Presence and gratitude are two realities that make me think of Robert the most. You could feel he was present to you in a conversation, but he also brought a deep awareness of God’s presence with him. We would meet for coffee, sometimes before the Thursday healing service in Christ Church when he was the celebrant, sometimes in town. A few years ago I was going through a deep healing of a painful memory, and Robert was among those who knew about it. A significant moment on my journey of healing happened and I was grateful to God. I remembered how Jesus said to ten lepers, “Go and show yourself to the priest” (Luke 17:14). In my case, I wanted to share what happened to a priest as a sign of my thanksgiving to God. I was meeting Robert for coffee and decided he was going to be the priest. I also asked him for anointing and he brought the oil with him to a coffee shop. It was easy to be real with Robert because he was real. There was nothing of pretence about him. After a deep conversation in the coffee shop, Robert anointed me, which was a support and a blessing to continue on the journey of healing. And even among coffee-cups, God was present.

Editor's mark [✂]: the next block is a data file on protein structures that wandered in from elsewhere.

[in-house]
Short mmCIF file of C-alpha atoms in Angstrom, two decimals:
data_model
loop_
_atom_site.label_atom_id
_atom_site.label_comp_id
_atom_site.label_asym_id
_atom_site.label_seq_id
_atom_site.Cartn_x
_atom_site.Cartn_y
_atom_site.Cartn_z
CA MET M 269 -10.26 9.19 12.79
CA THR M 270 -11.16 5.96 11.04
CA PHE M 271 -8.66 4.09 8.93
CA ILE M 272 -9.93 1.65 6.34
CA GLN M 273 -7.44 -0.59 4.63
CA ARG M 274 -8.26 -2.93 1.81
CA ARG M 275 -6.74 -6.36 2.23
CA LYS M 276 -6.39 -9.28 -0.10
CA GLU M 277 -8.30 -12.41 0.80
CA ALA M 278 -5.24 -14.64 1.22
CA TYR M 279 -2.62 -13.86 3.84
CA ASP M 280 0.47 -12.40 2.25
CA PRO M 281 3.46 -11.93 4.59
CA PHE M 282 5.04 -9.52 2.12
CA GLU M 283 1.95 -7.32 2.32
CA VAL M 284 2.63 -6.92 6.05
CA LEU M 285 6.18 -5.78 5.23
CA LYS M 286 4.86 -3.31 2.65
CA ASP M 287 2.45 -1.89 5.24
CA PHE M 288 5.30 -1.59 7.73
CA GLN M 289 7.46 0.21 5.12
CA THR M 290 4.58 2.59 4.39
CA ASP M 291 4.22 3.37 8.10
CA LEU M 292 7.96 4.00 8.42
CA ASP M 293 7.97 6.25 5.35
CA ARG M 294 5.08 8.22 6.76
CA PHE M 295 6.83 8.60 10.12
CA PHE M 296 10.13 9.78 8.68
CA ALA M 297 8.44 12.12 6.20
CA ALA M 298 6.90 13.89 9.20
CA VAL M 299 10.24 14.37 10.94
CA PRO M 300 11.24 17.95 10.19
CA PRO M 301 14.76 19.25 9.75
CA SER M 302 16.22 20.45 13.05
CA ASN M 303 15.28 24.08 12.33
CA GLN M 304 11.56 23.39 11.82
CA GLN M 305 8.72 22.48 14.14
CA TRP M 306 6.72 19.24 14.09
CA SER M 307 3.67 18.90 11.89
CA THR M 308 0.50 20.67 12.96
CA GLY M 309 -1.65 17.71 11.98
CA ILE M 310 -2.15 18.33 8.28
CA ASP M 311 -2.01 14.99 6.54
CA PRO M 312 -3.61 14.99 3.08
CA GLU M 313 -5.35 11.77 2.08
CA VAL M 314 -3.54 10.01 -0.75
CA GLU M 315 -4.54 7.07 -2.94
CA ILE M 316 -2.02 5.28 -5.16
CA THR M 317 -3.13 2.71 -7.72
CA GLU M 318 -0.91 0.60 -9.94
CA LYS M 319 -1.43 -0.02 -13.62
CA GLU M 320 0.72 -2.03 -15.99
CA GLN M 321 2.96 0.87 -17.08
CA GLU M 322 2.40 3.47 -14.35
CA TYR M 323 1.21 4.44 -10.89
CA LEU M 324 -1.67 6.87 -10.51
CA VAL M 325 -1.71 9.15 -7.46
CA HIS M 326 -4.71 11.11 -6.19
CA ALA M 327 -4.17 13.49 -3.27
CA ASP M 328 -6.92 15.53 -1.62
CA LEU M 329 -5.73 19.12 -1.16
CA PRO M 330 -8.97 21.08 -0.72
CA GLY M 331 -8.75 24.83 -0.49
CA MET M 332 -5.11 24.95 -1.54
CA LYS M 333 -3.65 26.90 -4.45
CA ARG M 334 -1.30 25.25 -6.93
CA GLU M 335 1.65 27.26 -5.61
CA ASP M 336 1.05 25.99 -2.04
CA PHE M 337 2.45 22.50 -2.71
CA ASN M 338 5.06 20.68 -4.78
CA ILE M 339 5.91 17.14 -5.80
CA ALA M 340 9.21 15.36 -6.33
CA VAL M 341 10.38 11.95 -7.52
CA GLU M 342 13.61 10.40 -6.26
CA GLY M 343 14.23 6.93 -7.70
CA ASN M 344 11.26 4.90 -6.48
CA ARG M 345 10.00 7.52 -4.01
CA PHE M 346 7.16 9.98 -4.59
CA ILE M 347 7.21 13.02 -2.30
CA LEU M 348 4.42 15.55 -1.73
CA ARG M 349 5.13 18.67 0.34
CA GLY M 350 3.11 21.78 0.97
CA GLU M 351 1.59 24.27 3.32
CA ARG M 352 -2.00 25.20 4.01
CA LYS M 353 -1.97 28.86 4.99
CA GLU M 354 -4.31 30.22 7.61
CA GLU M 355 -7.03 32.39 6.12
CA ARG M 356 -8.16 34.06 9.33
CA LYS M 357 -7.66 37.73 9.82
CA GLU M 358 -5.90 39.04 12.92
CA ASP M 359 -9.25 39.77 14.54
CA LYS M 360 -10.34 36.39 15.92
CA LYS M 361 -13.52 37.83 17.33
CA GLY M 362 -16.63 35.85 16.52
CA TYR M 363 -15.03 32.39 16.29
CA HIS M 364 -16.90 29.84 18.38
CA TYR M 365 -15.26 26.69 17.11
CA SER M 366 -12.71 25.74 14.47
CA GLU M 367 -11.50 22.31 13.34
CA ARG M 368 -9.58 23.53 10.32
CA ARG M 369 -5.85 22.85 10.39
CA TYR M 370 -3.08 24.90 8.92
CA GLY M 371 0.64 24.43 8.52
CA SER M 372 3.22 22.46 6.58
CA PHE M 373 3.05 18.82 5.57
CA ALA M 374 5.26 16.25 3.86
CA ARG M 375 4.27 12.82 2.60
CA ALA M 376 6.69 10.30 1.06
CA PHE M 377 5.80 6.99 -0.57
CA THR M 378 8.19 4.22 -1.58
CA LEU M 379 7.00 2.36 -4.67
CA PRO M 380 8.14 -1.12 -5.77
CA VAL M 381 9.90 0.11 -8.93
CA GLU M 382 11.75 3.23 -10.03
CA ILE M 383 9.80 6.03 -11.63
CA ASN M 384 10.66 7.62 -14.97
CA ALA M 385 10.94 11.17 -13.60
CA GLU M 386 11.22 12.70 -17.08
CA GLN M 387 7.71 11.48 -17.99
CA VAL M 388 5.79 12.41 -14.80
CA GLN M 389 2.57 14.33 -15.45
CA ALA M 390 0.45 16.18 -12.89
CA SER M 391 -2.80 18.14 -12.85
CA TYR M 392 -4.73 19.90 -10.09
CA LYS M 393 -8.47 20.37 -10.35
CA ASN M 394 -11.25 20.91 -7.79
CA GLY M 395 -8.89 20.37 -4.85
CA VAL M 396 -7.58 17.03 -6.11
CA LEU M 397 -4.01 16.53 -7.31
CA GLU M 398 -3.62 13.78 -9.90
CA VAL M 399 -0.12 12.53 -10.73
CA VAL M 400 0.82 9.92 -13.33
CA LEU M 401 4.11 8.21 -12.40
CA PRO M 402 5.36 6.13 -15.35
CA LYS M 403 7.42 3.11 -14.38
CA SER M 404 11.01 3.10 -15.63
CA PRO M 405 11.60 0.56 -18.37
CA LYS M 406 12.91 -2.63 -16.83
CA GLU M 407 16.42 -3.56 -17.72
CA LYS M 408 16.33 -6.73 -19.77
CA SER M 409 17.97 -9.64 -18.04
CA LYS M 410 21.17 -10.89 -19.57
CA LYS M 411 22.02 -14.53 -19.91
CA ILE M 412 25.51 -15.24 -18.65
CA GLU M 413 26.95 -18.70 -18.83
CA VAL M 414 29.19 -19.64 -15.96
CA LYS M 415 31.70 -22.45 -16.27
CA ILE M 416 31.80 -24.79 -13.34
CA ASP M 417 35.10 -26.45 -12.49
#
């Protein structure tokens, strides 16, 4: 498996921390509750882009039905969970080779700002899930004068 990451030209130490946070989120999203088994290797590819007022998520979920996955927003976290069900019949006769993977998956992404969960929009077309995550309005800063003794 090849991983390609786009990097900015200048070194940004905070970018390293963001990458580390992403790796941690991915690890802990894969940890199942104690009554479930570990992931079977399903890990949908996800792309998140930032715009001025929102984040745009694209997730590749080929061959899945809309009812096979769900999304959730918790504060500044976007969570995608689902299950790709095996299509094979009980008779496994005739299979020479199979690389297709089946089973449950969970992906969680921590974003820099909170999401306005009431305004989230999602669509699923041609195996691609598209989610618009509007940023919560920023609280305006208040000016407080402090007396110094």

In Christ Church Cathedral, during the healing Eucharist, Robert often prayed in thanksgiving about his journey with cancer. Not many of us would know how to give thank for things that are humanly difficult, but Robert had an insight that this journey brought him closer to God, deeper into his true self and closer to others too. Now that Robert is gone to be with the Father in Heaven, I think I will often associate Thursday healing Eucharist with Robert’s prayers of thanksgiving. This is very fitting in that prayerful context as ‘eucharisteo’ in Greek means ‘to give thanks’.